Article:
German Euro Ruling Karlsruhe Demands Greater Parliamentary Role in Bailouts

Germany's highest court has rejected three lawsuits against euro bailout measures, but its ruling also strengthens the role of the German parliament in determining aid for heavily indebted euro-zone countries. The new procedures are more democratic, but they could also lead to fresh turbulence on the finance markets.
Following Wednesday's Constitutional Court ruling, the German parliament (pictured here) will have a greater say in future euro bailouts.

Following Wednesday's Constitutional Court ruling, the German parliament (pictured here) will have a greater say in future euro bailouts.

Foto: Britta Pedersen/ dpa

Both the plaintiff and the defendant seemed in good spirits. Shortly before the start of proceedings, economics professor Wilhelm Nölling and German State Secretary of Finance Steffen Kampeter stood in the provisional courtroom in Karlsruhe talking shop. The were speaking about the appreciation of the franc , which Switzerland is now trying to stop by placing a ceiling on the exchange rate. Kampeter let his opponent know that he was well informed on the issue. "I want to take vacation in Switzerland," he said.

Shortly thereafter, the fun came to a halt. Germany's highest judicial authority, the Federal Constitutional Court, issued its anxiously awaited ruling on the euro rescue package on Wednesday morning. Although their cases were rejected, the decision still represented a partial victory for Nölling and the remaining plaintiffs. The justices declared that the billions in guarantees for Greece and other highly indebted euro-zone countries were fundamentally constitutional, but they also demanded a greater say and participation in future bailouts by Germany's parliament, the Bundestag.


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In the past, the justices of the Constitutional Court have shown themselves to be cautious skeptics of deeper European integration. The court gave its blessing in 1993 to the Maastricht Treaty, the founding document of the European Union, but noted that "democratic legitimation necessarily comes about through the feedback of the actions of the European institutions into the parliaments of the member states." The court also initially rejected a law accompanying the ratification of the Lisbon Treaty in 2009 because the justices didn't feel it sufficiently protected this legitimation.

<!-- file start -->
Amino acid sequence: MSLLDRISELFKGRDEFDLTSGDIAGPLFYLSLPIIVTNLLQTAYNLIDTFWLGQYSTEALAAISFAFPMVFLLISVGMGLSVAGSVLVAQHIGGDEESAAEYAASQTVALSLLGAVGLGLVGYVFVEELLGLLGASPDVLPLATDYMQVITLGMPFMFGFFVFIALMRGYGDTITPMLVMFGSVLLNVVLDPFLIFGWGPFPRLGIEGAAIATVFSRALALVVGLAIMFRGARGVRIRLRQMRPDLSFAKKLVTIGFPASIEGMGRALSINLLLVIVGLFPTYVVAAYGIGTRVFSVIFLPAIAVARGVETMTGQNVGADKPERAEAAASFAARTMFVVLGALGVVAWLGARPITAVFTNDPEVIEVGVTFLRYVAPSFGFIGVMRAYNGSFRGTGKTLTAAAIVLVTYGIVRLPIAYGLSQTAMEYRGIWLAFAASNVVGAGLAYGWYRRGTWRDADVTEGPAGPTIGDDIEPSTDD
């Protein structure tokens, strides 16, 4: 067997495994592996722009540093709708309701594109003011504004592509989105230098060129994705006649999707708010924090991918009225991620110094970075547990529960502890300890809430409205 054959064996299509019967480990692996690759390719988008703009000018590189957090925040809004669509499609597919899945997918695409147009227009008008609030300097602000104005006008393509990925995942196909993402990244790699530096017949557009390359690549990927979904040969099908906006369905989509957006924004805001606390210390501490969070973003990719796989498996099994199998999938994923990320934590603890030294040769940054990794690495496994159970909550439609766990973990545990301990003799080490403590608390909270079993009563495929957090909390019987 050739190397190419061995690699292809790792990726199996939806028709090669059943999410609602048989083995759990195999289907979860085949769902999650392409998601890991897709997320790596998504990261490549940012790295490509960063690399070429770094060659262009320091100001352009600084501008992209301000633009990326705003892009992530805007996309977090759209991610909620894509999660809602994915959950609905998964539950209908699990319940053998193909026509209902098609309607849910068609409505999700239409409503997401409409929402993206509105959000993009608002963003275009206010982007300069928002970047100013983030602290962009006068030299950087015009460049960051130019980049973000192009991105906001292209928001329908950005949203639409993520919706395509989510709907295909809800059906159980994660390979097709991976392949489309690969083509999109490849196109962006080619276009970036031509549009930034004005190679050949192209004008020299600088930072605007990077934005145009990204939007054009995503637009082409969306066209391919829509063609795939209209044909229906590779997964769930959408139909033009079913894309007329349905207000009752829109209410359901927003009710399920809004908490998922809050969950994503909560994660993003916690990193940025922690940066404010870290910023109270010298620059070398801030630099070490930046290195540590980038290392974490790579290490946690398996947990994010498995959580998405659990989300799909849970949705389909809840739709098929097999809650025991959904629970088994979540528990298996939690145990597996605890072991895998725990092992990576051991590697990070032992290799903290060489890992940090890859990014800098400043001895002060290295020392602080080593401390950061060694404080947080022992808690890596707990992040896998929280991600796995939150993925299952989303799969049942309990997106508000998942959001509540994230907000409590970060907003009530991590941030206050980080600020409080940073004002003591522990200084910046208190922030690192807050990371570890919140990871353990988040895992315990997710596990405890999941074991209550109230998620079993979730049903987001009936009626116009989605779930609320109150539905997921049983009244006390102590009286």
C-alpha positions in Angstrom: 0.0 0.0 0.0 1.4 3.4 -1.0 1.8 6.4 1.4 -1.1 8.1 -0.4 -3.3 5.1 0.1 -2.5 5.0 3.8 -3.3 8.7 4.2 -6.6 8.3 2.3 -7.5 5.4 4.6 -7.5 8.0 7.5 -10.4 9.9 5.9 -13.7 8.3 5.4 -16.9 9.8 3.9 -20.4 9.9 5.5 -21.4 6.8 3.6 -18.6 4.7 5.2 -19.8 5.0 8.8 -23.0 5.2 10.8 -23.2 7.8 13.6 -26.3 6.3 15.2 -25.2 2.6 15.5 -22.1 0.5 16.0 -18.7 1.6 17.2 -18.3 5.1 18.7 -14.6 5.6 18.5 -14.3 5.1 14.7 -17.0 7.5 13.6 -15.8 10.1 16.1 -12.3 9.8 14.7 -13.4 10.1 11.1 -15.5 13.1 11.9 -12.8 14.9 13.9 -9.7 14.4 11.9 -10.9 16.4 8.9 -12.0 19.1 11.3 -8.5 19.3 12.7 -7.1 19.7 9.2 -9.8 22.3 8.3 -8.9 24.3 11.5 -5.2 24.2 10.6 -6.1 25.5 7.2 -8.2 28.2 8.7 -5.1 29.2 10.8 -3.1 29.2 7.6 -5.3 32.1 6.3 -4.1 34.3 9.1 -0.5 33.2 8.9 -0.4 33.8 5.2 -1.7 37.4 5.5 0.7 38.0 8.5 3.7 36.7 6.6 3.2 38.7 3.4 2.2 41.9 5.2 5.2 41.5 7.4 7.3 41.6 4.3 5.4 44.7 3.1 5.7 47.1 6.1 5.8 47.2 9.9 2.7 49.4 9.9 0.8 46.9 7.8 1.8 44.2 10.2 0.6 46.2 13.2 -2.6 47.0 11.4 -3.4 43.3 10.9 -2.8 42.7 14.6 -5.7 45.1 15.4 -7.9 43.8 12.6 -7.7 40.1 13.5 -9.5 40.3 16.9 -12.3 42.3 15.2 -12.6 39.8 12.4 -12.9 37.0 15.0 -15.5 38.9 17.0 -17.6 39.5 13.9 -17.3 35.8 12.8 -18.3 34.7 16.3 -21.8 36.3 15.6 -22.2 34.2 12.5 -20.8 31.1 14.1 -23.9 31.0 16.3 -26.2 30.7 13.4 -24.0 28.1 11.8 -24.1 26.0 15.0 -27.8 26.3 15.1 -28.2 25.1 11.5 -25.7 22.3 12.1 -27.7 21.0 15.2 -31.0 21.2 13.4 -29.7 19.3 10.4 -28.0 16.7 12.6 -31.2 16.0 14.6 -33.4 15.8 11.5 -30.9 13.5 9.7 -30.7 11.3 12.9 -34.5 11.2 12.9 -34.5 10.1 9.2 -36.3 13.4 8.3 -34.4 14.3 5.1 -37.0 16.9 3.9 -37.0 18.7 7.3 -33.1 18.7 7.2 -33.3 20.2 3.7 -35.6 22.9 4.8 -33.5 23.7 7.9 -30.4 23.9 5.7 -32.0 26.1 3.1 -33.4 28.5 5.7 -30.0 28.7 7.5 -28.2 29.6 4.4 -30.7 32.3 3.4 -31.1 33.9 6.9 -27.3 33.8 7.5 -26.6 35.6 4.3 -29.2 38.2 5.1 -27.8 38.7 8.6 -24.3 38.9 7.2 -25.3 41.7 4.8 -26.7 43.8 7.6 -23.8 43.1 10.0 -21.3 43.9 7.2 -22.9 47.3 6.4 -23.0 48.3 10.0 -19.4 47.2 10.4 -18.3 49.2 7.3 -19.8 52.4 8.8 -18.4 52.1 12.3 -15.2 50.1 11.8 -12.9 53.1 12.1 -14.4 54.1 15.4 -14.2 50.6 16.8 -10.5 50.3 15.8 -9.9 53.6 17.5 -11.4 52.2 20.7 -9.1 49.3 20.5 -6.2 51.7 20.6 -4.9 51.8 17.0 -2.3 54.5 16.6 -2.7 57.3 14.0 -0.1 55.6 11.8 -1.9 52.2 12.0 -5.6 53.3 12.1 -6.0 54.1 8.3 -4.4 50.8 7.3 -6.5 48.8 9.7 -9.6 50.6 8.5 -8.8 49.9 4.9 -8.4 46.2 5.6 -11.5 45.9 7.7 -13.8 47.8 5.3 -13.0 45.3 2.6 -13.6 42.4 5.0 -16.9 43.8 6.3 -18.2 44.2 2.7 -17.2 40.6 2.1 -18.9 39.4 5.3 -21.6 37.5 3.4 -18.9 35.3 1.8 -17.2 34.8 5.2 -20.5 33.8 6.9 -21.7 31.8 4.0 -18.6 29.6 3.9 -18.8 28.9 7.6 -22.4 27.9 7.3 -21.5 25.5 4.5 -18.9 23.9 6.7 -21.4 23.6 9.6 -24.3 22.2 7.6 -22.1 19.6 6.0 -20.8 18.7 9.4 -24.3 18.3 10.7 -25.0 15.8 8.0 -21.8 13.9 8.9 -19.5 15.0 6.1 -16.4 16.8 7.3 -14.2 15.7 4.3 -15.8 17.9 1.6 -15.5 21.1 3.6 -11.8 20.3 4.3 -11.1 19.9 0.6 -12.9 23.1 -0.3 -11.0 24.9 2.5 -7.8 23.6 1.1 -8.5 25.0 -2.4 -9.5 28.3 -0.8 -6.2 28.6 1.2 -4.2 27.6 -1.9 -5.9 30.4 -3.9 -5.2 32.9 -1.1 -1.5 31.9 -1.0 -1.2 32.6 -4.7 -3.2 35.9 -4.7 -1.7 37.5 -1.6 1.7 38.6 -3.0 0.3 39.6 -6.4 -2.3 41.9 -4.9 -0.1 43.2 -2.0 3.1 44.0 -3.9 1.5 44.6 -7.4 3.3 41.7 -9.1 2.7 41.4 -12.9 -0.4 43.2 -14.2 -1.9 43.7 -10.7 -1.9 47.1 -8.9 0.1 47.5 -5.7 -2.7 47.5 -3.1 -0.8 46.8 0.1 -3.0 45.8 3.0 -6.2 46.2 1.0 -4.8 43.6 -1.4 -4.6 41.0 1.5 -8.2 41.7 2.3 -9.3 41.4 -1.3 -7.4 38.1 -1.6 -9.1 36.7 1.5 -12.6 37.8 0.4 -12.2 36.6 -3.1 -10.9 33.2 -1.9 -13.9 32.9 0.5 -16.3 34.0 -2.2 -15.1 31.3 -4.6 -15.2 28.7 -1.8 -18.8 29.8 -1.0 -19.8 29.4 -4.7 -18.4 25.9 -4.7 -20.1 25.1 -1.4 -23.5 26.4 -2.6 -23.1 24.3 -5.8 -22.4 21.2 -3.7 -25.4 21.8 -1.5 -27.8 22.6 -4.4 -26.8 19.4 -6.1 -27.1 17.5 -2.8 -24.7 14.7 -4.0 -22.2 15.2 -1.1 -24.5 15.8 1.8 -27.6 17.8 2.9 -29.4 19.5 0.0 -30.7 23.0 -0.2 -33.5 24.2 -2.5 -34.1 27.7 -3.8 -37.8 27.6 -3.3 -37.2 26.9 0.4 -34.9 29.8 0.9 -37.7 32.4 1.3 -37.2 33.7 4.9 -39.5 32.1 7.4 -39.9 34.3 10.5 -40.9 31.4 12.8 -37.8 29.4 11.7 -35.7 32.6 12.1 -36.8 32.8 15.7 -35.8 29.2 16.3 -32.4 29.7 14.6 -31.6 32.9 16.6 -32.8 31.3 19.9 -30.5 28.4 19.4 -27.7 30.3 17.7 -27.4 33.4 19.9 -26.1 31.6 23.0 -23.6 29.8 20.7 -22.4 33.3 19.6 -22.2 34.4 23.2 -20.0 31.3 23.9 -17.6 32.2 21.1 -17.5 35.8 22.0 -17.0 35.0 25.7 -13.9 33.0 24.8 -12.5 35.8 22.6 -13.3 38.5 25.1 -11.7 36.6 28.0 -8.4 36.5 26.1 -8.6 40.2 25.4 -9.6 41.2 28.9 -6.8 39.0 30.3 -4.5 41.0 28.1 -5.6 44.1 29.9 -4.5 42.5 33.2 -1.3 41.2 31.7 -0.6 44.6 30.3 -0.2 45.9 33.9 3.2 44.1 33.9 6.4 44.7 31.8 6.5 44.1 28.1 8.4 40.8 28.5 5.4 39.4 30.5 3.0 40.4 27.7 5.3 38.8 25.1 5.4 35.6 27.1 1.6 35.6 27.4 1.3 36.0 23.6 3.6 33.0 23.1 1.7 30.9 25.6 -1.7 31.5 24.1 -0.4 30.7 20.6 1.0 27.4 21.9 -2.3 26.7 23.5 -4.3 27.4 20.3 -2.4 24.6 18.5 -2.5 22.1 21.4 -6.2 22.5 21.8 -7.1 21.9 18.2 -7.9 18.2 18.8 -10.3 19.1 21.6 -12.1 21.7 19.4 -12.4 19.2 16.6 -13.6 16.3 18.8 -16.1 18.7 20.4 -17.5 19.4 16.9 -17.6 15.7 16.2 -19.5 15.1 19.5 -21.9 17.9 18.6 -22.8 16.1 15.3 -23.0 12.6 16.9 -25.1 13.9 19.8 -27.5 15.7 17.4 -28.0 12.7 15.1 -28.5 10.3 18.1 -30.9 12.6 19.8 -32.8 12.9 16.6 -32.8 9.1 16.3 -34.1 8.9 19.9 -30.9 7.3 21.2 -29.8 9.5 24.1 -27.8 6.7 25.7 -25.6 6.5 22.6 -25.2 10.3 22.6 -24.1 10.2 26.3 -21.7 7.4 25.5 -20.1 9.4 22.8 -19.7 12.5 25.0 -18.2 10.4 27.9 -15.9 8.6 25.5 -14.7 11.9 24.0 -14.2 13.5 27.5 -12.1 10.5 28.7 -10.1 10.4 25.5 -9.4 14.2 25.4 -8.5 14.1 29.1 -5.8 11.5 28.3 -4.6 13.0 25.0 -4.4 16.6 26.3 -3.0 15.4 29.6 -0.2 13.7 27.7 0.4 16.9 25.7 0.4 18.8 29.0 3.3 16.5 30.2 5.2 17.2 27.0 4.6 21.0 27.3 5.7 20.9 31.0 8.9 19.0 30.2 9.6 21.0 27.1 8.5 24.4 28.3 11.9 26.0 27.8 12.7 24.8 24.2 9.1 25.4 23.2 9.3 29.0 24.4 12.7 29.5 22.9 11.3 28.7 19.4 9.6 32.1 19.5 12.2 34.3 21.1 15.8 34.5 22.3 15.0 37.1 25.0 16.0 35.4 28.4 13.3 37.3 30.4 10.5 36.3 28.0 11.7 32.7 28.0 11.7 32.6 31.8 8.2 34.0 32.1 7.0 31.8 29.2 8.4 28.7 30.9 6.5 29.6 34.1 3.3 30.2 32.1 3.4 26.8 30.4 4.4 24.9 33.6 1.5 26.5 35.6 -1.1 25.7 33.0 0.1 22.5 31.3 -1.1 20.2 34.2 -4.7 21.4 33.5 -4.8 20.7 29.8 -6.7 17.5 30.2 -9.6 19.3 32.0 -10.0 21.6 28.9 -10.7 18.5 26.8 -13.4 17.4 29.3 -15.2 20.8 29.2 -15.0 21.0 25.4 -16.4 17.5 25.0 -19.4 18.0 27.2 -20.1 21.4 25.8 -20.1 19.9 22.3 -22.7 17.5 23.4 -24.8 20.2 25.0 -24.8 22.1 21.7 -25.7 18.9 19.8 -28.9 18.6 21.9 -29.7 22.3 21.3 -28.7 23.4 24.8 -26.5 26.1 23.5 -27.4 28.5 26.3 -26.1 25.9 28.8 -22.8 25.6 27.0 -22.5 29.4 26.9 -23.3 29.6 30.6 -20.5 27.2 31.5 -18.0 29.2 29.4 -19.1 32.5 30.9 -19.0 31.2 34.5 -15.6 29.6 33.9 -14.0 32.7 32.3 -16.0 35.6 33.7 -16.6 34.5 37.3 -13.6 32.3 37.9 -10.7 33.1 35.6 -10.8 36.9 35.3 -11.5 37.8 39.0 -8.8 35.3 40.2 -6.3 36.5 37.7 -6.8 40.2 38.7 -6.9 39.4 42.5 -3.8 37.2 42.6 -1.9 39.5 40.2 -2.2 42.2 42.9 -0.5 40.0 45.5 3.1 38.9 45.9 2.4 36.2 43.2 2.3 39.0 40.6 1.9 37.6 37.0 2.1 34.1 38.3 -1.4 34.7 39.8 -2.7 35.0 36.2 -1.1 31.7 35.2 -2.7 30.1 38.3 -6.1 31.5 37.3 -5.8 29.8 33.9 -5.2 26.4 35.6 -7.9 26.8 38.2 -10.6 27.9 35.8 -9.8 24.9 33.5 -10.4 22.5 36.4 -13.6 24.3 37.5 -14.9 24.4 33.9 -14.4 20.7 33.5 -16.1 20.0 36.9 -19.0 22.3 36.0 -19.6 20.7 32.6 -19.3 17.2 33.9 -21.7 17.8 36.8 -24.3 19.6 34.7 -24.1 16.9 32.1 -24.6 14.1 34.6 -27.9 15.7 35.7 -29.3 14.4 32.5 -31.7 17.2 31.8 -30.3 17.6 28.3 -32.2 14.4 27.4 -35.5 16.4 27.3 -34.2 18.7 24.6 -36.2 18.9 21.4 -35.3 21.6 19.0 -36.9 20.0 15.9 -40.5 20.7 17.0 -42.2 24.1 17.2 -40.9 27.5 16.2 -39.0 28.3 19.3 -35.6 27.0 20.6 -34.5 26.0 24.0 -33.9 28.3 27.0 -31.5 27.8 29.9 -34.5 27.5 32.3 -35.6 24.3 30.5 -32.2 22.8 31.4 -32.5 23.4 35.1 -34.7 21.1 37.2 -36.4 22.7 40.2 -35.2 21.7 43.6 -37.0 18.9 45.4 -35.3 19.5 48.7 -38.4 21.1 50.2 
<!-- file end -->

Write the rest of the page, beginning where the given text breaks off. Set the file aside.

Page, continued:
At the time of these initial rulings, most of the justices had no way of imagining just how much additional responsibility would soon fall on parliament. At the peak of the financial crisis, the German government was forced to approve guarantees and capital aid of over €500 billion within the course of a single weekend in order to save the banking system from collapse. After its approval by Chancellor Merkel's cabinet, it was pushed through both houses of German parliament within five days.

An Ever-Increasing Number of Bailouts

The scenario repeated itself when the financial crisis turned into the sovereign debt crisis. On May 7, 2010 the Bundestag gave its blessing to guarantees of up to €22.4 billion that Germany contributed to the first bailout of Greece. On the very same day, euro-zone leaders agreed to a further rescue package for the entire common currency zone that would be approved by the Bundestag two weeks later. This time, Germany's share would be up to €123 billion. This month, it is supposed to be increased to a maximum of €211 billion.

The ever increasing speed at which new guarantees are expected to be approved has long since become a source of irritation for many in parliament. The plaintiffs in Karlsruhe, however, had even deeper concerns. In their view, the Bundestag has lost control of its constitutionally anchored right to determine budget policy and thus control how taxpayer money is spent. Whereas every minutiae of the German budget is debated in parliament each year before it is finally approved, the rescue funds in their view have served more like a kind of blank check. Once parliament has fundamentally agreed to bailout packages, Chancellor Merkel's cabinet can decide on its own how much to give each ailing country.